Adding Attribute Data to the Shape file – ArcGIS Tutorials

In this tutorial you will learn about how to add new attribute data to the shape files. These shapefiles may be are digitized in GIS software or directly added from other source.

What is Attribute Data?

Attribute data is categorized as non-spatial data in GIS. Though objects are positioned in GIS based on spatial referencing and coordinate information, its properties or behaviour is understood by its characteristics. An object (represented as point, line or polygon in GIS) may have different properties (characteristics) such as name, length, area, temperature, literacy rate etc. Attributes are used for storing the characteristics of data. Attribute data can text type, numeric type or even boolean type of data.

How to Add Attribute Data to Shapefile in GIS?

Following are the steps used for attaching attaching attribute data to shapefile in ArcGIS software.

1.  Add the shape file (digitized in GIS or obtained from other source) into ArcGIS Software.

adding shapefile

2. Right click on the shapefile name (in table of contents) for which you want to add attributes and open attribute table.

open attribute table

3. The existing attribute table file of the shapefile will open as shown below.

attribute table

 

4. In the menu options of attribute table, select add new field.

add field in attribute table
add field in attribute table

5. Depending on the characteristic you want to store in the attribute field specify the name of attribute field. Also select the attribute type accordingly such as text or integer etc. Here in this tutorial, we are selecting attribute type as text and field name as simply name, because here we are going to store the property called name for the point shape file added in ArcGIS.

add field properties
add field properties

6. At the end of step 5, you will notice the attribute table as shown in the below image.

new field in attribute table
new field in attribute table

7. Next step is to minimize or close this attribute table window. Then click on start editing option of shape file present in the editor tool bar in main window of GIS.

8. Then again open attribute table window, and click on any cell present in the column “NAME“. You will be able to write what ever data you want. Here in this example, we have stored different names for the points such as temple, bus station etc.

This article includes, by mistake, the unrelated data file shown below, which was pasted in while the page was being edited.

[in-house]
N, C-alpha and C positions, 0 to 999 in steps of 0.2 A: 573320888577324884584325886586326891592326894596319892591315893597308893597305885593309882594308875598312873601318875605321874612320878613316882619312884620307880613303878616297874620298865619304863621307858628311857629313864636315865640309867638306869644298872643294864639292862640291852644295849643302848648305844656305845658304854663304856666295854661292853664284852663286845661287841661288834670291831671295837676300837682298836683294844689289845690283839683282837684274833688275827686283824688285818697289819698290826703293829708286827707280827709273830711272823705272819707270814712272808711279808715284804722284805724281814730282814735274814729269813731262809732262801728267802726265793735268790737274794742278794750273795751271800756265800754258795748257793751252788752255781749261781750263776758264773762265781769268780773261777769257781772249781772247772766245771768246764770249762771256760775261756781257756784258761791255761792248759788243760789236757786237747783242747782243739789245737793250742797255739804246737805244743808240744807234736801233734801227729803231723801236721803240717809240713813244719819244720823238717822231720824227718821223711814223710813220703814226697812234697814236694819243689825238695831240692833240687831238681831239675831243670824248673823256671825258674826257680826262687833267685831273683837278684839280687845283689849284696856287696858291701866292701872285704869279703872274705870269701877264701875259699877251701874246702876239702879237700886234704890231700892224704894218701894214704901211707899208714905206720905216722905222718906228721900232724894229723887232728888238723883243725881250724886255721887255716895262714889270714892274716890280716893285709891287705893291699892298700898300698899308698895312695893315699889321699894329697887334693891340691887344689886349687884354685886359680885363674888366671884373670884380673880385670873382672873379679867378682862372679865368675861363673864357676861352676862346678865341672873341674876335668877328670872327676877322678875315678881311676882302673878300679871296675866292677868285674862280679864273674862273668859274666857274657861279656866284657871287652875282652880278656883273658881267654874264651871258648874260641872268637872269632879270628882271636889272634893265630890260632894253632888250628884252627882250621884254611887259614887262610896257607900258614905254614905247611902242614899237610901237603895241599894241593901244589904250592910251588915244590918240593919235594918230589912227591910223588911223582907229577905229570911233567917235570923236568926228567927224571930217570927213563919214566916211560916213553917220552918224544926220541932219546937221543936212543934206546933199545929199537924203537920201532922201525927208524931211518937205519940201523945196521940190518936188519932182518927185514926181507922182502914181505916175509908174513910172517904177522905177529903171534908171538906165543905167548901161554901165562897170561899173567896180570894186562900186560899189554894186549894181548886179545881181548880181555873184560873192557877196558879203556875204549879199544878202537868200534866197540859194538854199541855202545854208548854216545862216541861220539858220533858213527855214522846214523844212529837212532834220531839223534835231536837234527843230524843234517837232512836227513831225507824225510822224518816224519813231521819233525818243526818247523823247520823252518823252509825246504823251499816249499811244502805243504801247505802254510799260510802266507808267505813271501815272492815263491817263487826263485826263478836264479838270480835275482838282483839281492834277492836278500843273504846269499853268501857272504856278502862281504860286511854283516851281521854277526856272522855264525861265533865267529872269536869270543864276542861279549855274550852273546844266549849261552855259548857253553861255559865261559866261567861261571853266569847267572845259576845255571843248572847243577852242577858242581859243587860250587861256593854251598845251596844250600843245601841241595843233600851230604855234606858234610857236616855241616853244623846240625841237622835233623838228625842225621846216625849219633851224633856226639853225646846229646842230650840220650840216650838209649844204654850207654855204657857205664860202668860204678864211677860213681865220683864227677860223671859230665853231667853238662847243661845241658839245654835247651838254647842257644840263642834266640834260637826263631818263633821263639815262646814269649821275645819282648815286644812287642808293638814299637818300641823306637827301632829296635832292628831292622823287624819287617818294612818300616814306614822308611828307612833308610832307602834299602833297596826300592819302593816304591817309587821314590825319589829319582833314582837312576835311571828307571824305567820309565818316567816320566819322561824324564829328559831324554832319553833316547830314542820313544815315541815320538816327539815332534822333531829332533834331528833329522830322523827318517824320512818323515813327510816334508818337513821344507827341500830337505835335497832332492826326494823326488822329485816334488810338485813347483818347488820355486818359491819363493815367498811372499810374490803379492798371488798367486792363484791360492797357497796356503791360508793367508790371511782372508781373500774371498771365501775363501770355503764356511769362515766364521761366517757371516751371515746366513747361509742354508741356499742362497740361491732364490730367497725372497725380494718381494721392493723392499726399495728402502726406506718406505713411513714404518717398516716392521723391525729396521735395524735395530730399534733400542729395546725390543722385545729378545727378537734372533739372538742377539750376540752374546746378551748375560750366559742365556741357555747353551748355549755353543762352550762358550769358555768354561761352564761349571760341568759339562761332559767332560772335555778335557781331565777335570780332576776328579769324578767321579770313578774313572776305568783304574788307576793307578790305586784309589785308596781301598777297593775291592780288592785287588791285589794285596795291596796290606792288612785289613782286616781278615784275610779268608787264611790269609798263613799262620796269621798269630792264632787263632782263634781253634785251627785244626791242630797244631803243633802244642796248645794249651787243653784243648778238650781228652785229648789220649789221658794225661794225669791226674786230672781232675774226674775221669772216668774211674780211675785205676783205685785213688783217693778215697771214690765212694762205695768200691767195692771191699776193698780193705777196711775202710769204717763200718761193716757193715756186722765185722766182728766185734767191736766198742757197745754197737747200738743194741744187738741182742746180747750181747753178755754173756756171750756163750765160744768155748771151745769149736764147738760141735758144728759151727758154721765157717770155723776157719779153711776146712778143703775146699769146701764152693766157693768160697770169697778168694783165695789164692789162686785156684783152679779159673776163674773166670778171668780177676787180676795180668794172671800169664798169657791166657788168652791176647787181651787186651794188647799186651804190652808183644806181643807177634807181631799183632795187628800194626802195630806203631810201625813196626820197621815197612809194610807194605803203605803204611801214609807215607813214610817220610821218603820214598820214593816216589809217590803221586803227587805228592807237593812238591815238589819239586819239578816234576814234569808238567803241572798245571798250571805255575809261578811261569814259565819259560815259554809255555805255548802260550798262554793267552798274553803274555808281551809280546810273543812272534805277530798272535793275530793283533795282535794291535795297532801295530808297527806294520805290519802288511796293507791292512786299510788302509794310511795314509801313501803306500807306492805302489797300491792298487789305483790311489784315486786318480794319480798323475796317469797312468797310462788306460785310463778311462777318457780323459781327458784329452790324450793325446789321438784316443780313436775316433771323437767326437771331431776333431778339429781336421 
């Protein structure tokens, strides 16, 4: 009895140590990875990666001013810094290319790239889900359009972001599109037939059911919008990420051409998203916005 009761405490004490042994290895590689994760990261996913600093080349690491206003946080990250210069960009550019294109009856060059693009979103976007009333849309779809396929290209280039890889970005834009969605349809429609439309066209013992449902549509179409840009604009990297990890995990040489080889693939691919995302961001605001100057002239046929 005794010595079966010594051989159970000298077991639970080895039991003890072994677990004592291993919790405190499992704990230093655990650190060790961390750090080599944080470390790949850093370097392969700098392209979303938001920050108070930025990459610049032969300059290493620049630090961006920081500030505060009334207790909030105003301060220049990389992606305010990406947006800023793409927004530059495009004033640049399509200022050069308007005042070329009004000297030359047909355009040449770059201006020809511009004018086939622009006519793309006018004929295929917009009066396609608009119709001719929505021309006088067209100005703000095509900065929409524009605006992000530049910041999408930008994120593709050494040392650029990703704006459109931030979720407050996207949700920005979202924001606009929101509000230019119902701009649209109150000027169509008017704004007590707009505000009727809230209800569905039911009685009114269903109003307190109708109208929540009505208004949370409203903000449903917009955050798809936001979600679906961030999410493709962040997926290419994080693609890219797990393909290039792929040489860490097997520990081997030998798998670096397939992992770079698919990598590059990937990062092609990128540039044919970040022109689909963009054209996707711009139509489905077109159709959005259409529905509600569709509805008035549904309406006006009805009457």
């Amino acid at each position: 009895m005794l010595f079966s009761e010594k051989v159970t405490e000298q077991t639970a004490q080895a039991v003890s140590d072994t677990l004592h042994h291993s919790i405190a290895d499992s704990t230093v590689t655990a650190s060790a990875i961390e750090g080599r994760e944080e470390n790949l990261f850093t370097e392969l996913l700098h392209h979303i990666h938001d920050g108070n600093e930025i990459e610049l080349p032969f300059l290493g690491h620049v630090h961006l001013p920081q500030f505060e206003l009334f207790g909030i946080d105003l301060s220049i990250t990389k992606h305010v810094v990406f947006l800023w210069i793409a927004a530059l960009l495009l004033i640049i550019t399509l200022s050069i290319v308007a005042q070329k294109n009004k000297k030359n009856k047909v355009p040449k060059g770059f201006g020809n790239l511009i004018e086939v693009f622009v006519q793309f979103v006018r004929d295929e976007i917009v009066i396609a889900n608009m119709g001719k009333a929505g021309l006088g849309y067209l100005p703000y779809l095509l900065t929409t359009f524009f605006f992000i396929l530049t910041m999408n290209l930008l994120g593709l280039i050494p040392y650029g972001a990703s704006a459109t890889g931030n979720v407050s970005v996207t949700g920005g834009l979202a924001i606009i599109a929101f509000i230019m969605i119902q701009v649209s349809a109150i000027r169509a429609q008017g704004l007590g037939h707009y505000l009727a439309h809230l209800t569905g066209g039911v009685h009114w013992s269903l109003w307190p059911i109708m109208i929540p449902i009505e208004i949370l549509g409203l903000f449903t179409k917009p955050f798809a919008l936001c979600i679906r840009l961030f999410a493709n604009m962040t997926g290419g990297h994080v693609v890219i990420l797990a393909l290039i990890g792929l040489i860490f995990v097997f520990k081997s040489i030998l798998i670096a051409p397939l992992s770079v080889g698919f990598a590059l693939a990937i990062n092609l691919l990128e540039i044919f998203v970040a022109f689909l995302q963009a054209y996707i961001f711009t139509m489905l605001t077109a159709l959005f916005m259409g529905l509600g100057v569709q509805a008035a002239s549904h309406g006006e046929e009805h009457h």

add data in the new field of attribute table
add data in the new field of attribute table

9. After adding all necessary data close the window and move to the main window of ArcGIS. Here, in editor toolbar select the options save edits and stop editing.

save editing option in arcGIS
save editing option in arcGIS

10. In table of contents window, right click on shapefile and open properties of the file.

open properties of shapefile
open properties of shapefile

11. A dialogue window will open. In that window, select the label option, and check the box appearing on the left portion to label the points in the main window. Also select the column, which contains the details you want to display in the main map window from the drop down menu. You may also change the appearance of labels by adjusting options present in same label window.

label field in layer properties
label field in layer properties

12. Next click on the apply and OK buttons present in the same window before closing it. You will observe the map with all labels stored in attribute table as shown in the image below.

final map with labels
final image with labels

The above steps are used for creating a new field and adding attribute data for a shapefile in ArcGIS software. However, this procedure is suitable only when small data is being attached to the shapefile. When large no of points are present and more data has to be attached, this method becomes very difficult. In such situtations, attribute data is attached directly attached to the shape by joining the files (tables) to the attribute table. This method of direct attachment of non-spatial data will be discussed in the forth coming article.

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